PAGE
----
Recovered $11.2 million in a paid-out insurance award and attorneys' fees for an insurance company facing inflated claims.
In an order issued April 5, the U.S. District Court for the District of Colorado vacated a $10.87 million property insurance award on the basis that the insured’s appraiser was partial and had failed to disclose personal and business relationships with the insured’s counsel. The Court further disqualified the appraiser from acting in the case and ordered the insurance company to file “any motion for sanctions that it desires.”
In the action, Wheeler Trigg O’Donnell (WTO) lawyers represented the plaintiff, Auto-Owners Insurance Company, in its objection to the appraiser's involvement in the case of Auto-Owners v. Summit Park Townhome Association (No. 14-cv-03417). Following a 2013 Colorado hailstorm, Summit Park submitted a claim for storm damage to residential buildings. Following an insurance appraisal that concluded with the appraiser and an umpire awarding approximately $10 million for damage from the storm, Auto-Owners promptly paid the award while reserving its rights to recoup the payment based on irregularities in the appraisal process, including partiality.
In its objection, Auto-Owners demonstrated that the appraiser had numerous, extensive undisclosed relationships with the insured’s law firm, and its clients, often working on a contingency basis for a percent of the recovered insurance money (and on some occasions for as much as 20%-30% of the award amounts). Auto-Owners argued that the appraiser was anything but impartial, as he had significant and lucrative business dealings with the insured’s attorneys and had direct financial incentive to inflate appraisal amounts. The Court noted that the appraisal award was $3.47 million—47%—greater than the amount Summit Park’s own public adjuster calculated prior to the filing of the lawsuit. Auto-Owners further demonstrated that the appraiser and the insured's attorneys had formed undisclosed fiduciary relationships, including attorney-client engagements in which the insured's attorneys had represented the appraiser in litigation or had performed transactional legal work for his insurance businesses. The Court stated: “While [the appraiser's] relationship with [the insured's lawyers] is sufficient by itself to render him other than impartial, the totality of the circumstances here make this conclusion unavoidable.”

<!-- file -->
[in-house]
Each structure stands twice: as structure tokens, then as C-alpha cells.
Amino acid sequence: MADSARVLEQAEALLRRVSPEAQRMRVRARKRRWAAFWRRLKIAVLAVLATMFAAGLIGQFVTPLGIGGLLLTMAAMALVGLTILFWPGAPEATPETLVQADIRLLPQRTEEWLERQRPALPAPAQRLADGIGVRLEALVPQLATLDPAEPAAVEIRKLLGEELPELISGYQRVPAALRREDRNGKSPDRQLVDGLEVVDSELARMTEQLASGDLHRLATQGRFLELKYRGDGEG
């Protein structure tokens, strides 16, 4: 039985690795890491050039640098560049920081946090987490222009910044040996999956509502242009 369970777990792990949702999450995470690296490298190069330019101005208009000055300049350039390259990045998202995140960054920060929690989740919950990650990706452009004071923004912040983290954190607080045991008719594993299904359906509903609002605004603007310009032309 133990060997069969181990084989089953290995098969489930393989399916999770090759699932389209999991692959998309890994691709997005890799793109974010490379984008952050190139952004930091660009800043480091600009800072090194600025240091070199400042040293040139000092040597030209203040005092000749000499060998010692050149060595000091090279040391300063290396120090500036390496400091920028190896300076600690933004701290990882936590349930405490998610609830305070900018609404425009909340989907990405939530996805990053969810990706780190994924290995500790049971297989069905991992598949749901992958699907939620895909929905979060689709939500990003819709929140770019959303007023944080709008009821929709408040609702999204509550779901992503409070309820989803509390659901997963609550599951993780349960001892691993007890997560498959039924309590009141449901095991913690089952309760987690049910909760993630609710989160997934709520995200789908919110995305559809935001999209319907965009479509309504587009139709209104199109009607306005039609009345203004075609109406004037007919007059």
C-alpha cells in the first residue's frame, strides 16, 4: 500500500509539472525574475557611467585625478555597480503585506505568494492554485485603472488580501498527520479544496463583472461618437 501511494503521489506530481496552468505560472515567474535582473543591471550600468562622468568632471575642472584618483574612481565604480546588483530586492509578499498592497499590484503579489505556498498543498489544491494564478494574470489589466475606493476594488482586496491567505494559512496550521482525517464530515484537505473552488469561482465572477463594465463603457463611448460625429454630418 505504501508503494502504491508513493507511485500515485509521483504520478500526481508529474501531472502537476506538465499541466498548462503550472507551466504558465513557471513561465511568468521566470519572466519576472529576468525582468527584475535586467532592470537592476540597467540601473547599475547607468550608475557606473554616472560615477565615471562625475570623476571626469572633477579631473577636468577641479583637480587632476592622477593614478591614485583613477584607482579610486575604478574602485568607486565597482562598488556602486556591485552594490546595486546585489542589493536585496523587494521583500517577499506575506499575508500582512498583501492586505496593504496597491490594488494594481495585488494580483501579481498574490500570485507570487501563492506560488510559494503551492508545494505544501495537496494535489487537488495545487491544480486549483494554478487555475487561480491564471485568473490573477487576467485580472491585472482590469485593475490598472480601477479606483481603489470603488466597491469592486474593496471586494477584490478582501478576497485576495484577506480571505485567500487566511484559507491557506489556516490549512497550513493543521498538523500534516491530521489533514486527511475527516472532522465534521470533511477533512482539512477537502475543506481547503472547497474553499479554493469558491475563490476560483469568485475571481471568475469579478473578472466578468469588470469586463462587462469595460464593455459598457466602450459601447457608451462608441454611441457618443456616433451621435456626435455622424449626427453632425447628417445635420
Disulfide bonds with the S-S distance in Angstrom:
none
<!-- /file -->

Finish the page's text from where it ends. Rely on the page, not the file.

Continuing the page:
WTO worked with the Denver firm Giometti & Associates to achieve the favorable outcome for Auto-Owners.
The ruling follows a similar state court ruling against the same appraiser (AXIS Surplus Insurance Co. v. City Center West LP) issued just weeks prior. In the City Center case, WTO represented AXIS in a similar claim that exposed the appraiser's undisclosed business and personal relationships with another national plaintiffs’ law firm. The state court there stated that the appraiser was partial and that he had failed to be “aboveboard” by his failure to disclose his personal and business relationships with the policyholder and its lawyers.
Subsequent court rulings have resulted in sanctions against the plaintiffs, their lawyers, and the appraiser, and an award of 99.7% of attorneys' fees incurred by Auto-Owners.